Miss Moneypenny and co are the secret super-heroes of success. Are you making the most of their talents?
She starts out in Istanbul with a sniper rifle and a target who is wrestling someone she is definitely not meant to shoot atop a fast-moving train. Then she traverses the globe, battling one of the world’s most intelligent and evil villains alongside Britain’s greatest secret agent.
But the crowning glory of Eve Moneypenny’s career is the appointment that follows all that – as James Bond’s PA, at the end of Skyfall.
Thomas Hughes, assistant to the managing director at Lowes Financial Management, explains why the example of Eve Moneypenny, MI6 agent, evolving into Miss Moneypenny, 007’s personal assistant, is important and accurate. He says the change in role “didn’t feel like step down for her, and wasn’t inappropriate”. Compared with previous Bond films, he notes, you see a Moneypenny who is “sassy, sharp and intelligent”.
PAs are becoming the secret super-heroes of business success, for a range of reasons we’ll come on to shortly. “But we’ve still got a long way to go to go before people see a PA as more than just secretarial role,” Hughes says. “Actually, it’s one of most difficult roles in the business.”
Hughes is unusual as a PA because he is male, and only three in every 100 PAs are male in the UK. He admits that before taking up the role, he still couldn’t quite shake a notion that is still held by a fair portion of the business community – that a PA or EA is someone who “spends a bit of time filing, doing a bit of dictation, booking trains and wearing horn-rimmed spectacles”. He also thought that “a PA had to be young glamorous lady”.
Once in the job, he fast realised it encompasses a great deal more than that. “Today the role of PA is more like that of an aide, or a middle manager. It’s: ‘This is what we need to do – go and sort it.’ And it’s up to the PA to make that happen.”
From secretary to superhero: how the role of PA is evolving
Hughes’s experience is by no means unique. The role of PA and EA is no longer just administrative. The best PAs and EAs become entrenched in business operations and strategy – increasingly so in recent years as staff budgets have been cut and PAs and EAs have had to pick up middle-management and administrative roles’ workloads.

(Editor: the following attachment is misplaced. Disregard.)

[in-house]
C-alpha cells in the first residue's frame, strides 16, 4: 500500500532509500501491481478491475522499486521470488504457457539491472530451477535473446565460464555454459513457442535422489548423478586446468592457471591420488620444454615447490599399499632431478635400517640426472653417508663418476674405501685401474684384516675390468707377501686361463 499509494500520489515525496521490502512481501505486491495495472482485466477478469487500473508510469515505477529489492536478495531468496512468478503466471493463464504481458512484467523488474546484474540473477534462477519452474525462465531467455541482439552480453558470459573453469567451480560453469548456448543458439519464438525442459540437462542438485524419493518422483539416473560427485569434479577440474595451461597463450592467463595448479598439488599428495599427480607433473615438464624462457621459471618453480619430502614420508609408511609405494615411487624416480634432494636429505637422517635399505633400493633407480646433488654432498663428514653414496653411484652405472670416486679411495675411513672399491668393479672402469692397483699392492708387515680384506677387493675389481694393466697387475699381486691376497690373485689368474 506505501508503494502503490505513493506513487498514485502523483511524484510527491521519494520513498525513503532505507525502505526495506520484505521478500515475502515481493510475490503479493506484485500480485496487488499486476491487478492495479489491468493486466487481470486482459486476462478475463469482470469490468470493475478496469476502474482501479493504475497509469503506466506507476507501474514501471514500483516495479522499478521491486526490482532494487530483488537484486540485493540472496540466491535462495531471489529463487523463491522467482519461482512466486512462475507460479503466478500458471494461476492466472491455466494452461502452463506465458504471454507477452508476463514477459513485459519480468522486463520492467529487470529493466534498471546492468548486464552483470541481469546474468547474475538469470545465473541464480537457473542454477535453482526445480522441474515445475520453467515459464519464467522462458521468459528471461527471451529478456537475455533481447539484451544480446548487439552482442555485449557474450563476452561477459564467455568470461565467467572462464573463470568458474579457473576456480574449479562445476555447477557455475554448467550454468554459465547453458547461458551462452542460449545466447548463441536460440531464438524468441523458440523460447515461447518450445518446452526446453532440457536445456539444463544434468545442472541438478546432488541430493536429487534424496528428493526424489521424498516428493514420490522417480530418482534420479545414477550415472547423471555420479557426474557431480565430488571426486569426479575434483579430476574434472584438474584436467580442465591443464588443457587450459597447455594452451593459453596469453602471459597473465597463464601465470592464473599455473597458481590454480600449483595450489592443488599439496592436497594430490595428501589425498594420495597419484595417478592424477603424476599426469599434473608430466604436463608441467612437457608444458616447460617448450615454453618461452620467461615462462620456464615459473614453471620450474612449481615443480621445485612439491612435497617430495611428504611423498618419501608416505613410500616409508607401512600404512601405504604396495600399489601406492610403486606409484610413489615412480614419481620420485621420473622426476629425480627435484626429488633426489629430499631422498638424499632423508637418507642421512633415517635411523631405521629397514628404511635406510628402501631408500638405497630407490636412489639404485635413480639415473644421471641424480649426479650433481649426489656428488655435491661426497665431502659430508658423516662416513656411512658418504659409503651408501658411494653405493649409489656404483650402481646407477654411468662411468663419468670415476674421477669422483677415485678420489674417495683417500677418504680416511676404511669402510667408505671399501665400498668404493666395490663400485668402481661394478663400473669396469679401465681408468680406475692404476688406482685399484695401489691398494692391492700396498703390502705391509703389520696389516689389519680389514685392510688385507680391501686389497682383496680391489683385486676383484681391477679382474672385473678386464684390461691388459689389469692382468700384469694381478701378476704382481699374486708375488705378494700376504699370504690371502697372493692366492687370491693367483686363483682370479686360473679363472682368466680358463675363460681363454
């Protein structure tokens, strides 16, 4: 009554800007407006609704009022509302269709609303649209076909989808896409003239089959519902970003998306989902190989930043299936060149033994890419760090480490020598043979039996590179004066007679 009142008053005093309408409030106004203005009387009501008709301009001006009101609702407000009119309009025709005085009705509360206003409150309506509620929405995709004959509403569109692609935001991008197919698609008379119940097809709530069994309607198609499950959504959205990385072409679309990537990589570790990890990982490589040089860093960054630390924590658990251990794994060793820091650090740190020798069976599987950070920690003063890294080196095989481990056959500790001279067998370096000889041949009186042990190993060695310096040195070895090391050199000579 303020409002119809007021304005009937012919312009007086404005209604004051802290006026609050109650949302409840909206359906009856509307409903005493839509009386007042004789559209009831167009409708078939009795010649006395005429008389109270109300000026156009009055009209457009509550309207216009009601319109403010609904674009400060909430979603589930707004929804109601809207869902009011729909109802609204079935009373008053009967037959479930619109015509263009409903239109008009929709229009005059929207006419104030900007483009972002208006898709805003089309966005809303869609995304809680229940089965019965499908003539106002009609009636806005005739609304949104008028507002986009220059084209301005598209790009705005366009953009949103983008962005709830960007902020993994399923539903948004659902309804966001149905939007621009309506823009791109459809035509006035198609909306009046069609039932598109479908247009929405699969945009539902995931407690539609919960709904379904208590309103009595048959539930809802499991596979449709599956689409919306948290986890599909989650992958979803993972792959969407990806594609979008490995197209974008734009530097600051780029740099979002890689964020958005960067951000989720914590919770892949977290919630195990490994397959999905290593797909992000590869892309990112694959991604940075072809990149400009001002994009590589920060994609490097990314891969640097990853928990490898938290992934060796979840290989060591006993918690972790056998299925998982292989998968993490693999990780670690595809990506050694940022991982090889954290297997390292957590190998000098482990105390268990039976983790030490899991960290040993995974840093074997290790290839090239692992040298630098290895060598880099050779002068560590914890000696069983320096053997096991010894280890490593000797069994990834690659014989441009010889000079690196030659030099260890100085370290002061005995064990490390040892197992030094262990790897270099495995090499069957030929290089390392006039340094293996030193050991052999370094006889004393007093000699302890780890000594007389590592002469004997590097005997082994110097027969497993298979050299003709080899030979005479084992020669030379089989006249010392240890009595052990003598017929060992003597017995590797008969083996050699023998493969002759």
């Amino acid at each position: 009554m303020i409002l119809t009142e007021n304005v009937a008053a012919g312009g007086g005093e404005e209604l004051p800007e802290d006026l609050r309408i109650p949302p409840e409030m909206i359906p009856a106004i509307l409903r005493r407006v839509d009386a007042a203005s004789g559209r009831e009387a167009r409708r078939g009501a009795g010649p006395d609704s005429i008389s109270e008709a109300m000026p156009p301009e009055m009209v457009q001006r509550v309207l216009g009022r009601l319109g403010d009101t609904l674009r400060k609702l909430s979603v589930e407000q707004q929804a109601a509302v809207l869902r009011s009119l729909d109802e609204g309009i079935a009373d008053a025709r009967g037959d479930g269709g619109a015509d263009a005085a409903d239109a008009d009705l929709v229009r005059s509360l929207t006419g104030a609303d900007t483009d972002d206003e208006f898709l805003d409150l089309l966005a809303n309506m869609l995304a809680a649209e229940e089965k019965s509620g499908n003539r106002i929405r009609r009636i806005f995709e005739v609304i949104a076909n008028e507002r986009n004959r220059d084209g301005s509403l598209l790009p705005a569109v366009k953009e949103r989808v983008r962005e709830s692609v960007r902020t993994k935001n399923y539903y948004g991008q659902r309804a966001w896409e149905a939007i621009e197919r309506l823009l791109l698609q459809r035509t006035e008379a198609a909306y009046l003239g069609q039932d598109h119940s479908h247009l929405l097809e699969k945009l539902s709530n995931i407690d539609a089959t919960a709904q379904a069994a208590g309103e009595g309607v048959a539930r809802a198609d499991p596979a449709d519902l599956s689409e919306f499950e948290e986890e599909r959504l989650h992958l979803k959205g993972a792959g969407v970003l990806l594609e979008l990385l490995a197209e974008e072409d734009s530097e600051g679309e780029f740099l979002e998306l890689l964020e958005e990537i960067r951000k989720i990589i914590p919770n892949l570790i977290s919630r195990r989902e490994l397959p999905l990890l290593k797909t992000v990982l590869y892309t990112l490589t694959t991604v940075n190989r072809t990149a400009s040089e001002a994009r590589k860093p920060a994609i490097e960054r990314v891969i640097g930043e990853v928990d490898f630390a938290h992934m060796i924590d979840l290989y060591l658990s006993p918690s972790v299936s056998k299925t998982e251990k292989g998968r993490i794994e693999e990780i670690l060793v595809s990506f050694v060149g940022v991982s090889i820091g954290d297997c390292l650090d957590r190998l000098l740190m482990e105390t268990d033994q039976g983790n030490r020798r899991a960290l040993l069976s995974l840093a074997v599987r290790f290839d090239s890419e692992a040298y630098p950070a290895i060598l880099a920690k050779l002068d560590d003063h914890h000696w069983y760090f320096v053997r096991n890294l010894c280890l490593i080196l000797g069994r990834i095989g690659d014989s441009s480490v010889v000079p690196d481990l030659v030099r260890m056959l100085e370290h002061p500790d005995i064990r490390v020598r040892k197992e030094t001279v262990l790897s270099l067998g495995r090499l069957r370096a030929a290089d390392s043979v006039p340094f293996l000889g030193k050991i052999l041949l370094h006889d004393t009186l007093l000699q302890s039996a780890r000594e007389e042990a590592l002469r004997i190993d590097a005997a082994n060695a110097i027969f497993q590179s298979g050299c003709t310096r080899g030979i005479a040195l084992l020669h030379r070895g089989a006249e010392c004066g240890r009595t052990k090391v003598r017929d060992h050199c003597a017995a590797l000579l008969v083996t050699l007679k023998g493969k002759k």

Research published earlier this year from Hays, the leading recruiting experts, found that four in 10 PAs, EAs and secretaries said their boss takes their opinion on business decisions regularly or often, while 7% stand in for their boss in meetings on a weekly or even daily basis.
The survey found that “as the role evolves, more PAs are expected to offer wider business insight, with 41% of respondents saying they were expected to have ‘strategic business understanding’ to fulfil their role.
“A trusted PA will also often be expected to have skills in areas such as budget management (36%) marketing (27%), and sales or business development (16%).”
All of which is no small to-do list. So it’s little surprise that nine in 10 of those surveyed were confident that their boss would not be able to their job as well without them.
Victoria Darragh has experienced the growing expectations placed upon her profession in recent years. She’s EA to the group HR director and the group technology director of Hays. Darragh says that the “bread and butter of the role – being organised and prioritising” is still very much needed by organisations from PAs and EAs. But the best in the profession will also be expected to have “fantastic business acumen, looking at where can you save money as a company, […] the tenacity and the autonomy to be brave and confident, to know your skill-set and make things happen in these companies”.
Darragh points out that PAs and EAs today “do have to have very open-minded and have a drive for success – and not just for themselves, because a lot of the time they do sacrifice themselves for their boss, their colleagues, their company”.
She also says that PAs and EAs have increasingly become “brand ambassadors” for the companies they work for. “You must get out there, to almost be PR-ing your own company and boss. […] We’re finding PAs are out there interacting and bringing in a phenomenal amount of business.”
Darragh says she has noticed that more and more PAs and EAs have started working for two, three or even several bosses over the last few years.
This, we may safely deduce, places yet more pressure on them to perform, and makes their jobs yet more complicated – even as many of them relish the challenge of greater responsibility.
Making the relationship work seamlessly with your PA or EA